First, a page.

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More Than Just Money


Upinder Singh

COINS IN INDIA: POWER AND COMMUNICATION
Edited by Himanshu Prabha Ray
Marg, Mumbai, 2006, pp. 116, Rs. 2250.00

VOLUME XXX NUMBER 10 October 2006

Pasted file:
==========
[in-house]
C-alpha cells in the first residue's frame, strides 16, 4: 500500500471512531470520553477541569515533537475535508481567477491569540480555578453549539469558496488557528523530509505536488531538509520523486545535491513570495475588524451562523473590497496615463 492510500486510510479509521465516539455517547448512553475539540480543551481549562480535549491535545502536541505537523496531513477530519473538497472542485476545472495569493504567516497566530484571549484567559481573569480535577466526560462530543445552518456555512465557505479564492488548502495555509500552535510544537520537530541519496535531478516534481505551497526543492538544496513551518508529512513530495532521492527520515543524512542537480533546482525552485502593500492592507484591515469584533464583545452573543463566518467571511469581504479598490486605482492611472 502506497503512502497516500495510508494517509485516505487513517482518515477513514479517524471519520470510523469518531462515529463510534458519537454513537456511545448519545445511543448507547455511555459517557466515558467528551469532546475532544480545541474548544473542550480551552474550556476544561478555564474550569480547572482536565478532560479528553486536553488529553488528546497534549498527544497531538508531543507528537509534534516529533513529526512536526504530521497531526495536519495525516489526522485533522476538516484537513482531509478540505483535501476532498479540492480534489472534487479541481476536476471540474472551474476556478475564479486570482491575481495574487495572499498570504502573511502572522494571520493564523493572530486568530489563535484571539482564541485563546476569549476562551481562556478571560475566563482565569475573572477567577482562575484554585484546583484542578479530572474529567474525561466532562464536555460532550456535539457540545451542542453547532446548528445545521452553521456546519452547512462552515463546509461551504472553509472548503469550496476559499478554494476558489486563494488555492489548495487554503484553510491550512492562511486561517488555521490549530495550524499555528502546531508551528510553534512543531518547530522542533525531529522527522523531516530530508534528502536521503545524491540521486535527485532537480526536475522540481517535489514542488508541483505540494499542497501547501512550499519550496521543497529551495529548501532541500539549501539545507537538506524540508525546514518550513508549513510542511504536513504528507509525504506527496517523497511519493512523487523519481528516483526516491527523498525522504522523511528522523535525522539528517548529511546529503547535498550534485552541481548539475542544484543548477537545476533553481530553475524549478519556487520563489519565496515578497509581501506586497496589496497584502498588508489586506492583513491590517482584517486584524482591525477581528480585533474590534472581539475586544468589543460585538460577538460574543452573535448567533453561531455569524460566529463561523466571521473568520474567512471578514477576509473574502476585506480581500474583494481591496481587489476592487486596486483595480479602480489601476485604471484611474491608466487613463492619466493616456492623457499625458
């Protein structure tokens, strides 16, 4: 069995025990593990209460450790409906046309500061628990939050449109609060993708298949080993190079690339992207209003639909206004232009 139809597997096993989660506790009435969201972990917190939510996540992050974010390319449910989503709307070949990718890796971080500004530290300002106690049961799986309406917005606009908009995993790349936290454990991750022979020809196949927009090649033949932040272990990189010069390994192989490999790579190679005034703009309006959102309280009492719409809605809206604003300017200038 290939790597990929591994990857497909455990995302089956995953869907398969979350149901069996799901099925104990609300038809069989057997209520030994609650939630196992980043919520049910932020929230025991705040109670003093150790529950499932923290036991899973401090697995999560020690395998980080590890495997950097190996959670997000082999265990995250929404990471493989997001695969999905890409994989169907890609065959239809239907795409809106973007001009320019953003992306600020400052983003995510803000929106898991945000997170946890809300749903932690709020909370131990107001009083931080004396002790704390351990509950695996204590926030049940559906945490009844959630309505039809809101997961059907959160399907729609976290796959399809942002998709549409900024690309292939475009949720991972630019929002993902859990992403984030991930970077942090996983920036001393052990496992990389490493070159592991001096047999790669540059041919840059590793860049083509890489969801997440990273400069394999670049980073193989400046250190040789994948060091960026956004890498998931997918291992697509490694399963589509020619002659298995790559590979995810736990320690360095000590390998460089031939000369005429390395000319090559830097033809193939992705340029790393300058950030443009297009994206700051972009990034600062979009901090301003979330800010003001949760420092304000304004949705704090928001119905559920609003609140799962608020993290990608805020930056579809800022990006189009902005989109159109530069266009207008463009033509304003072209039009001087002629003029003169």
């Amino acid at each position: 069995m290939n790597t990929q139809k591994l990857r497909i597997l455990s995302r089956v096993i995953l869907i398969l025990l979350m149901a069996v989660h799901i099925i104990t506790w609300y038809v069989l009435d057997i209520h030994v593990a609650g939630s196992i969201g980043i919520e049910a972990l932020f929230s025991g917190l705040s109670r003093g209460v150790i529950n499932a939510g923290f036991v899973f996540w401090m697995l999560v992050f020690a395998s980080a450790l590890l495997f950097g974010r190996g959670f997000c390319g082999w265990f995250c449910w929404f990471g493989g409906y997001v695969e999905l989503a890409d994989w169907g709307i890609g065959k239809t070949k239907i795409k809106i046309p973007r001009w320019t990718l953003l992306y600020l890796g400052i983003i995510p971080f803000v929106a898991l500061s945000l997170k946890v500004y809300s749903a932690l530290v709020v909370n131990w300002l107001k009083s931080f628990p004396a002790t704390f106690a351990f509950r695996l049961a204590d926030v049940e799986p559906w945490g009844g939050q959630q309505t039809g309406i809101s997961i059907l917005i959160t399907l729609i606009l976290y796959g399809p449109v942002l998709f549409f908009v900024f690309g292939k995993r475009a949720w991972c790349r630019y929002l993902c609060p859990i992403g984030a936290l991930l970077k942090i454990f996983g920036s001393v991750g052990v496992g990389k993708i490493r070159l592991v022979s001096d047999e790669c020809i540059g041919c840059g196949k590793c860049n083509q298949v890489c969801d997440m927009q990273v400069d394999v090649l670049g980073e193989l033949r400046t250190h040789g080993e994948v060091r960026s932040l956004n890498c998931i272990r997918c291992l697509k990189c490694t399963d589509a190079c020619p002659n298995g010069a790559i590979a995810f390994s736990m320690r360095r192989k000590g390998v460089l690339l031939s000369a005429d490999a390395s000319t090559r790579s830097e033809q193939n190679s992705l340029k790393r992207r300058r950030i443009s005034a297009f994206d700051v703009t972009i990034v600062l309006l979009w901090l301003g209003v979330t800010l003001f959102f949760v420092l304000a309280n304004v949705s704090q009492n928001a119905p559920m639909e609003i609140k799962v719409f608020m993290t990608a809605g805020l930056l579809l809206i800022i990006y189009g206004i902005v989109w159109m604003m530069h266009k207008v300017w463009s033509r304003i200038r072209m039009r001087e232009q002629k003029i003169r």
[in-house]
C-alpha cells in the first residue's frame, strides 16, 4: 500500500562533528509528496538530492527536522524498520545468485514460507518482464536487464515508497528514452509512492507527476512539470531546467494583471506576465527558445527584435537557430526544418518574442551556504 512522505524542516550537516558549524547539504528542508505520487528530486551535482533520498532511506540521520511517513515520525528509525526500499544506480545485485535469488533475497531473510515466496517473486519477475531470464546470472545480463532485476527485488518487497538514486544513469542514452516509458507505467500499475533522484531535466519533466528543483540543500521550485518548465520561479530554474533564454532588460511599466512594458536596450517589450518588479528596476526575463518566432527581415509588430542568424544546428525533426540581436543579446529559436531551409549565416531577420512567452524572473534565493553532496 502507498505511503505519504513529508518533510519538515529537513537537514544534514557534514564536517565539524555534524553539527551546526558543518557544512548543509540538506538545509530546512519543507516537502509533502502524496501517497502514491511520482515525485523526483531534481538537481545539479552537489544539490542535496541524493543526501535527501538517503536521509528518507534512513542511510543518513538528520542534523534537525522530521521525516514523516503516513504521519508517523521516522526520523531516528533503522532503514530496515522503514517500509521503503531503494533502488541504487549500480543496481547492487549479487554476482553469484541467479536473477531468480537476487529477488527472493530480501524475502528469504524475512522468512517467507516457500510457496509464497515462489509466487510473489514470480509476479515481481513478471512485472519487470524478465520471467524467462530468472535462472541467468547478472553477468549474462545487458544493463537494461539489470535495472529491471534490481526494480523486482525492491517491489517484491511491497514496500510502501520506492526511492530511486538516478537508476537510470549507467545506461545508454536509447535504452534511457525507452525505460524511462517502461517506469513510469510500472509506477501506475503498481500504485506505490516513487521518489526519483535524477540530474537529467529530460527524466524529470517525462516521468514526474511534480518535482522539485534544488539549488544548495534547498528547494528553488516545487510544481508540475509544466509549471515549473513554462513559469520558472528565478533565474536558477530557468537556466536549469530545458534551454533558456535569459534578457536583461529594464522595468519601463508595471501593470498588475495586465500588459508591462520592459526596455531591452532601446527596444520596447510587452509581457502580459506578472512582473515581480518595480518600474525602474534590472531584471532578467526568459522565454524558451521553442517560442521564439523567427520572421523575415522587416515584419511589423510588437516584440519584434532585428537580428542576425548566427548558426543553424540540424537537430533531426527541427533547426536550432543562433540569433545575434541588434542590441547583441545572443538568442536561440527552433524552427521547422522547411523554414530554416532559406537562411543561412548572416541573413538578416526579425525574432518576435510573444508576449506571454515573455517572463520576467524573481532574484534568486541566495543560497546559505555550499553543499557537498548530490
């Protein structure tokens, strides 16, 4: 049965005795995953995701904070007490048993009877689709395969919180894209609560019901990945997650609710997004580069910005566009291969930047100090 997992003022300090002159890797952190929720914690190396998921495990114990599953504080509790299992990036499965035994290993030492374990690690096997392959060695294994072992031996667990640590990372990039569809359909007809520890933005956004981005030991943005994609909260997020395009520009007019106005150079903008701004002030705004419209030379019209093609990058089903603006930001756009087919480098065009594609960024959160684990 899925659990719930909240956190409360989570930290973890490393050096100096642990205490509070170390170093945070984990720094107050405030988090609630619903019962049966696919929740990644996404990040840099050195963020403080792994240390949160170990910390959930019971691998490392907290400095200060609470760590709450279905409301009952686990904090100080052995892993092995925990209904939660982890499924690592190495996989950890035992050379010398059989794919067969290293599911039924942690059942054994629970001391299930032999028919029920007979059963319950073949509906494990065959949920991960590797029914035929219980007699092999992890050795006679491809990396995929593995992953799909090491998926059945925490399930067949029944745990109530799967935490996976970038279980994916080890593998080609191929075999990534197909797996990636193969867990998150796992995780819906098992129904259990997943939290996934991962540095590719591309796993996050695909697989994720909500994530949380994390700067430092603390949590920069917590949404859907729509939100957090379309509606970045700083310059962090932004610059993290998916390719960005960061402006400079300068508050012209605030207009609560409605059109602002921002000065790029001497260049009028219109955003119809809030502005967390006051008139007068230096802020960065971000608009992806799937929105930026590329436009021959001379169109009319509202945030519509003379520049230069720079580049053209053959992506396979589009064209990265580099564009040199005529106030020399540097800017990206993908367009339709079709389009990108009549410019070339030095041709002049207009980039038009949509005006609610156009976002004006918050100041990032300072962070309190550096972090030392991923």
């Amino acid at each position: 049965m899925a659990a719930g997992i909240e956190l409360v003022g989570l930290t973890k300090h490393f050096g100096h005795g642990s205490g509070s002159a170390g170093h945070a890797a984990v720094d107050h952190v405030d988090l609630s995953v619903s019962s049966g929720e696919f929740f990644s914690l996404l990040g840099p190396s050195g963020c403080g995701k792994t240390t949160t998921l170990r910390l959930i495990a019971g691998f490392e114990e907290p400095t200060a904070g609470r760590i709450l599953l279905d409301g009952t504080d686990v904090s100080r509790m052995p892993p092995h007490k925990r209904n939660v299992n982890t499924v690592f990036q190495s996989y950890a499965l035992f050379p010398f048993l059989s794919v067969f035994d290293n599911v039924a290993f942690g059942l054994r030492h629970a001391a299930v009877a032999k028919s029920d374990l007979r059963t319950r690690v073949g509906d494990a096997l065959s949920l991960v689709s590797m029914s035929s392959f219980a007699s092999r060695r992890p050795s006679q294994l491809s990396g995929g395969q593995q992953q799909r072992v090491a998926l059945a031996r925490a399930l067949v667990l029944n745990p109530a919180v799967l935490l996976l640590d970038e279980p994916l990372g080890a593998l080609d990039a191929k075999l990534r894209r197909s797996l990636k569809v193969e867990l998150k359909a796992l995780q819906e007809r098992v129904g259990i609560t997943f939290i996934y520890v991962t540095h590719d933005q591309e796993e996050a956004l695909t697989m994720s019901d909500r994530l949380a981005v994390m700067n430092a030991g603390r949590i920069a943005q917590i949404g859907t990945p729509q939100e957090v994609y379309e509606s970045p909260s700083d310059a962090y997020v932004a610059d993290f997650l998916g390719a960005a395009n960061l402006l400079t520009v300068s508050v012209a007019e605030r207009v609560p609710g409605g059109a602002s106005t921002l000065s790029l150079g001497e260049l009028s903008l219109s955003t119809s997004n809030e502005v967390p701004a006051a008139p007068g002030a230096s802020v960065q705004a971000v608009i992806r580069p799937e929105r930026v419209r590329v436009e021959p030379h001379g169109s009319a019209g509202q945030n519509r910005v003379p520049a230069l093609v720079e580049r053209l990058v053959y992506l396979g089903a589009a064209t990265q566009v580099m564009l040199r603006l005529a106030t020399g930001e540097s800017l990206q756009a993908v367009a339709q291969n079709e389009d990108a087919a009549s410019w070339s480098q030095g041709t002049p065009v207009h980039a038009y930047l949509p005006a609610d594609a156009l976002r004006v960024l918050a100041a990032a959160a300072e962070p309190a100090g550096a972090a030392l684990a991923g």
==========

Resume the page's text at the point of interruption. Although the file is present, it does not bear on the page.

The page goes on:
Many years ago, one of my students gave me a Marg volume titled Of Kings and Coins. Its sumptuous, luminous photographs were my introduction to the beauty of ancient and medieval Indian coinage. I held on to that volume and used it for many years as a teaching aid to show students the variety and aesthetic richness of numismatic sources. Over a decade later, here is another Marg volume on coins, this time with a special focus on coins as expressions of power and as media of communciation.   In older histories of ancient and medieval India, the distribution of a ruler’s coins was seen as reflecting the contours of his kingdom and the motifs on them were considered representions of his personal religious beliefs. The metallic purity of gold and silver coins was viewed as an index of general economic prosperity and debasement was interpreted as a symptom of economic decline or financial crisis. All these notions can be questioned. Coins have to be read as multilayered texts. Size, shape, fabric, metal, motifs and legends combine to make coins communicators of several different sorts of messages. The surface area they offer is relatively small, but their advantage lies in their ability to effortlessly travel far and wide as a part of large networks of economic exchange.   H.P. Ray’s Introduction draws attention to many important facets of ancient and early medieval coinage, while her second piece gives an overview of ancient Roman coins found in the Indian subcontinent. The range of types found here is different from those found within the Roman empire. The emperor’s portrait was sometimes defaced and counter-marks consisting of local symbols were added on. These coins have to be contextualized within the framework of the complex networks of Indian Ocean trade. A lot of water has flown under this bridge since the 1940’s when Mortimer Wheeler conjured visions of colonies of Roman traders living at Indian ports such as Arikamedu and Ray herself has made major contributions in this area of scholarship. Her overview highlights several important aspects of the evidence, but could have more sharply delineated the new conclusions flowing out of recent perspectives.   The starting point of Shailendra Bhandare’s excellent analysis of the Kshaharata-Satavahana coinage is the spectacular Jogalthembi hoard. This consisted of over 13,000 coins of the Kshaharata ruler Nahapana; over 8,000 of these were counter-struck by the Satavahana king Gautamiputra ...


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